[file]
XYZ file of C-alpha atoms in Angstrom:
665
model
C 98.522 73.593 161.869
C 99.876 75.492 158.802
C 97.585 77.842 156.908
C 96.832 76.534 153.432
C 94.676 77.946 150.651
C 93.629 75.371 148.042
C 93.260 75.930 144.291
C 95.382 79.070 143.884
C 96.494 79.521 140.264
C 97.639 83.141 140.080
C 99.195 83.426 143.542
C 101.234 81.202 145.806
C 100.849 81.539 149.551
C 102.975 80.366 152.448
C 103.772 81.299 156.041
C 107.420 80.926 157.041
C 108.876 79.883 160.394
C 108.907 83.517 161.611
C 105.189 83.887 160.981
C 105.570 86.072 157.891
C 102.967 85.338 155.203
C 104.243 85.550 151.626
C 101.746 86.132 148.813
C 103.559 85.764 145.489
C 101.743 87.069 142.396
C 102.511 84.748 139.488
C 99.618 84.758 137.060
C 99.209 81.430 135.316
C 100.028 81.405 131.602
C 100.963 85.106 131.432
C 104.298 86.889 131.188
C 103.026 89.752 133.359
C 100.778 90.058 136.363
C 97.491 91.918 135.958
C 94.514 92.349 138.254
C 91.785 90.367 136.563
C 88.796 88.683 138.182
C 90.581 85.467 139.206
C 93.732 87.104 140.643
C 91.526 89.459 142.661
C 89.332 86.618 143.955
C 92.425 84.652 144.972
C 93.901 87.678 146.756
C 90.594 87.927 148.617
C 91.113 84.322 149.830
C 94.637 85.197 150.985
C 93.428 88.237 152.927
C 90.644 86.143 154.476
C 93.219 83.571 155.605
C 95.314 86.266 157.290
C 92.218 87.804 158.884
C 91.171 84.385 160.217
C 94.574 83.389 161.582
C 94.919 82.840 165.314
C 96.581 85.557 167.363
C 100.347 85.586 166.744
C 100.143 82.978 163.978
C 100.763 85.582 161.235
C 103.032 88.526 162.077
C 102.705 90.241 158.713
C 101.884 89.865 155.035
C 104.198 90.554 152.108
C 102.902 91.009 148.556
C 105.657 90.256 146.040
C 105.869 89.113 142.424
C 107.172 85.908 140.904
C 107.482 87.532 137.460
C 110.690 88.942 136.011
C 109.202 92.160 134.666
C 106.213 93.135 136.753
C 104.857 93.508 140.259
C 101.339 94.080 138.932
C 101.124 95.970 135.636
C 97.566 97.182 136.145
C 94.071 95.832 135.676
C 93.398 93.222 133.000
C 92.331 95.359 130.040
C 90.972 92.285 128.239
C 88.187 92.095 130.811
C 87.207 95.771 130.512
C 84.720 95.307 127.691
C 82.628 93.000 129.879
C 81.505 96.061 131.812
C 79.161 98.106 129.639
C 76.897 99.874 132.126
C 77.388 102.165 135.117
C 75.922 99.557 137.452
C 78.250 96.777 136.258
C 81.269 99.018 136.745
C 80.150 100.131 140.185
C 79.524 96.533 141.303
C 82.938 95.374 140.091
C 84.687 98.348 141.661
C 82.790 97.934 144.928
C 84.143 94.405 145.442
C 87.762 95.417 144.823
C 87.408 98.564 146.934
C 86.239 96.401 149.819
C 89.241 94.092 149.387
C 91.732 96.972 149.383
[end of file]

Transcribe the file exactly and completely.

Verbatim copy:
XYZ file of C-alpha atoms in Angstrom:
665
model
C 98.522 73.593 161.869
C 99.876 75.492 158.802
C 97.585 77.842 156.908
C 96.832 76.534 153.432
C 94.676 77.946 150.651
C 93.629 75.371 148.042
C 93.260 75.930 144.291
C 95.382 79.070 143.884
C 96.494 79.521 140.264
C 97.639 83.141 140.080
C 99.195 83.426 143.542
C 101.234 81.202 145.806
C 100.849 81.539 149.551
C 102.975 80.366 152.448
C 103.772 81.299 156.041
C 107.420 80.926 157.041
C 108.876 79.883 160.394
C 108.907 83.517 161.611
C 105.189 83.887 160.981
C 105.570 86.072 157.891
C 102.967 85.338 155.203
C 104.243 85.550 151.626
C 101.746 86.132 148.813
C 103.559 85.764 145.489
C 101.743 87.069 142.396
C 102.511 84.748 139.488
C 99.618 84.758 137.060
C 99.209 81.430 135.316
C 100.028 81.405 131.602
C 100.963 85.106 131.432
C 104.298 86.889 131.188
C 103.026 89.752 133.359
C 100.778 90.058 136.363
C 97.491 91.918 135.958
C 94.514 92.349 138.254
C 91.785 90.367 136.563
C 88.796 88.683 138.182
C 90.581 85.467 139.206
C 93.732 87.104 140.643
C 91.526 89.459 142.661
C 89.332 86.618 143.955
C 92.425 84.652 144.972
C 93.901 87.678 146.756
C 90.594 87.927 148.617
C 91.113 84.322 149.830
C 94.637 85.197 150.985
C 93.428 88.237 152.927
C 90.644 86.143 154.476
C 93.219 83.571 155.605
C 95.314 86.266 157.290
C 92.218 87.804 158.884
C 91.171 84.385 160.217
C 94.574 83.389 161.582
C 94.919 82.840 165.314
C 96.581 85.557 167.363
C 100.347 85.586 166.744
C 100.143 82.978 163.978
C 100.763 85.582 161.235
C 103.032 88.526 162.077
C 102.705 90.241 158.713
C 101.884 89.865 155.035
C 104.198 90.554 152.108
C 102.902 91.009 148.556
C 105.657 90.256 146.040
C 105.869 89.113 142.424
C 107.172 85.908 140.904
C 107.482 87.532 137.460
C 110.690 88.942 136.011
C 109.202 92.160 134.666
C 106.213 93.135 136.753
C 104.857 93.508 140.259
C 101.339 94.080 138.932
C 101.124 95.970 135.636
C 97.566 97.182 136.145
C 94.071 95.832 135.676
C 93.398 93.222 133.000
C 92.331 95.359 130.040
C 90.972 92.285 128.239
C 88.187 92.095 130.811
C 87.207 95.771 130.512
C 84.720 95.307 127.691
C 82.628 93.000 129.879
C 81.505 96.061 131.812
C 79.161 98.106 129.639
C 76.897 99.874 132.126
C 77.388 102.165 135.117
C 75.922 99.557 137.452
C 78.250 96.777 136.258
C 81.269 99.018 136.745
C 80.150 100.131 140.185
C 79.524 96.533 141.303
C 82.938 95.374 140.091
C 84.687 98.348 141.661
C 82.790 97.934 144.928
C 84.143 94.405 145.442
C 87.762 95.417 144.823
C 87.408 98.564 146.934
C 86.239 96.401 149.819
C 89.241 94.092 149.387
C 91.732 96.972 149.383